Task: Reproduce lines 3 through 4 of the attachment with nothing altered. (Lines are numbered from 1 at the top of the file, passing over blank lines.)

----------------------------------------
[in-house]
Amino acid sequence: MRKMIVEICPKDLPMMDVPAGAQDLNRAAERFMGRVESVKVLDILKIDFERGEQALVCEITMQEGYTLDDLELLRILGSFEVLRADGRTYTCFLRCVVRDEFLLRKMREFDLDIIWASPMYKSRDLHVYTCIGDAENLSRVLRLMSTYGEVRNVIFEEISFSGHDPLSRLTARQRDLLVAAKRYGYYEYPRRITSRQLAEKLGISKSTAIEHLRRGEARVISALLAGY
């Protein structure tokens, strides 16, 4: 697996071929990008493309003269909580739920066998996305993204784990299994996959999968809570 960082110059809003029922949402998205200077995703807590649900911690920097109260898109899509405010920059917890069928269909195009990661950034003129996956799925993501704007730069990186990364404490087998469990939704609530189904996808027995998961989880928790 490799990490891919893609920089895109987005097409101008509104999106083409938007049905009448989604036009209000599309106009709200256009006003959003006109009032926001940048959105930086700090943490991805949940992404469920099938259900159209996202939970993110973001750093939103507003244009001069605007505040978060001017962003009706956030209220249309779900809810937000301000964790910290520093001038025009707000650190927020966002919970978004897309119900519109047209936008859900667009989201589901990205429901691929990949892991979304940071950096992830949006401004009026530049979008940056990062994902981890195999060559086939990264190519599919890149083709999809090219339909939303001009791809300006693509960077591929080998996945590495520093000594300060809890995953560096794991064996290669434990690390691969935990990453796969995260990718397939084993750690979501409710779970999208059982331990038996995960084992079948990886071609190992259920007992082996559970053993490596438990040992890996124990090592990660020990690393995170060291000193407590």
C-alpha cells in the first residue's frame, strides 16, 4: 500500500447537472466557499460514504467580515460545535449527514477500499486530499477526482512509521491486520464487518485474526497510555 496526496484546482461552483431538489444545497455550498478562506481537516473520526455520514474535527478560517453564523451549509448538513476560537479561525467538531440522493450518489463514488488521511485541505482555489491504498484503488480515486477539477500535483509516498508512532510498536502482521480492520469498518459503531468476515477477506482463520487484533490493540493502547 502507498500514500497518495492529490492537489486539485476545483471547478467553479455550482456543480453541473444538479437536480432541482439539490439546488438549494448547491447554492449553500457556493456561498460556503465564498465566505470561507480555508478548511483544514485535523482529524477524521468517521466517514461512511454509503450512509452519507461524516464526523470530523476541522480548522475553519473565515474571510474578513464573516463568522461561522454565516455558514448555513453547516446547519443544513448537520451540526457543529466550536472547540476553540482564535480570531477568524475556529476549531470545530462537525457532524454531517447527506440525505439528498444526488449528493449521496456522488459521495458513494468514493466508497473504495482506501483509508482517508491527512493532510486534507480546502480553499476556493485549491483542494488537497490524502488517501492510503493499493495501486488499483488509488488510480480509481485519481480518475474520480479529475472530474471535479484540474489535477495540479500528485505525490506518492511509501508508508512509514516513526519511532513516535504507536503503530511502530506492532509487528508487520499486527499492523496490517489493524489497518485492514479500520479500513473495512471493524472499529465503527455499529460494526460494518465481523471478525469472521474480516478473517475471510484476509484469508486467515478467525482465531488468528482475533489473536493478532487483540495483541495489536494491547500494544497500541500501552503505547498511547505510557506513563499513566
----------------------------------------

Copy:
């Protein structure tokens, strides 16, 4: 697996071929990008493309003269909580739920066998996305993204784990299994996959999968809570 960082110059809003029922949402998205200077995703807590649900911690920097109260898109899509405010920059917890069928269909195009990661950034003129996956799925993501704007730069990186990364404490087998469990939704609530189904996808027995998961989880928790 490799990490891919893609920089895109987005097409101008509104999106083409938007049905009448989604036009209000599309106009709200256009006003959003006109009032926001940048959105930086700090943490991805949940992404469920099938259900159209996202939970993110973001750093939103507003244009001069605007505040978060001017962003009706956030209220249309779900809810937000301000964790910290520093001038025009707000650190927020966002919970978004897309119900519109047209936008859900667009989201589901990205429901691929990949892991979304940071950096992830949006401004009026530049979008940056990062994902981890195999060559086939990264190519599919890149083709999809090219339909939303001009791809300006693509960077591929080998996945590495520093000594300060809890995953560096794991064996290669434990690390691969935990990453796969995260990718397939084993750690979501409710779970999208059982331990038996995960084992079948990886071609190992259920007992082996559970053993490596438990040992890996124990090592990660020990690393995170060291000193407590």
C-alpha cells in the first residue's frame, strides 16, 4: 500500500447537472466557499460514504467580515460545535449527514477500499486530499477526482512509521491486520464487518485474526497510555 496526496484546482461552483431538489444545497455550498478562506481537516473520526455520514474535527478560517453564523451549509448538513476560537479561525467538531440522493450518489463514488488521511485541505482555489491504498484503488480515486477539477500535483509516498508512532510498536502482521480492520469498518459503531468476515477477506482463520487484533490493540493502547 502507498500514500497518495492529490492537489486539485476545483471547478467553479455550482456543480453541473444538479437536480432541482439539490439546488438549494448547491447554492449553500457556493456561498460556503465564498465566505470561507480555508478548511483544514485535523482529524477524521468517521466517514461512511454509503450512509452519507461524516464526523470530523476541522480548522475553519473565515474571510474578513464573516463568522461561522454565516455558514448555513453547516446547519443544513448537520451540526457543529466550536472547540476553540482564535480570531477568524475556529476549531470545530462537525457532524454531517447527506440525505439528498444526488449528493449521496456522488459521495458513494468514493466508497473504495482506501483509508482517508491527512493532510486534507480546502480553499476556493485549491483542494488537497490524502488517501492510503493499493495501486488499483488509488488510480480509481485519481480518475474520480479529475472530474471535479484540474489535477495540479500528485505525490506518492511509501508508508512509514516513526519511532513516535504507536503503530511502530506492532509487528508487520499486527499492523496490517489493524489497518485492514479500520479500513473495512471493524472499529465503527455499529460494526460494518465481523471478525469472521474480516478473517475471510484476509484469508486467515478467525482465531488468528482475533489473536493478532487483540495483541495489536494491547500494544497500541500501552503505547498511547505510557506513563499513566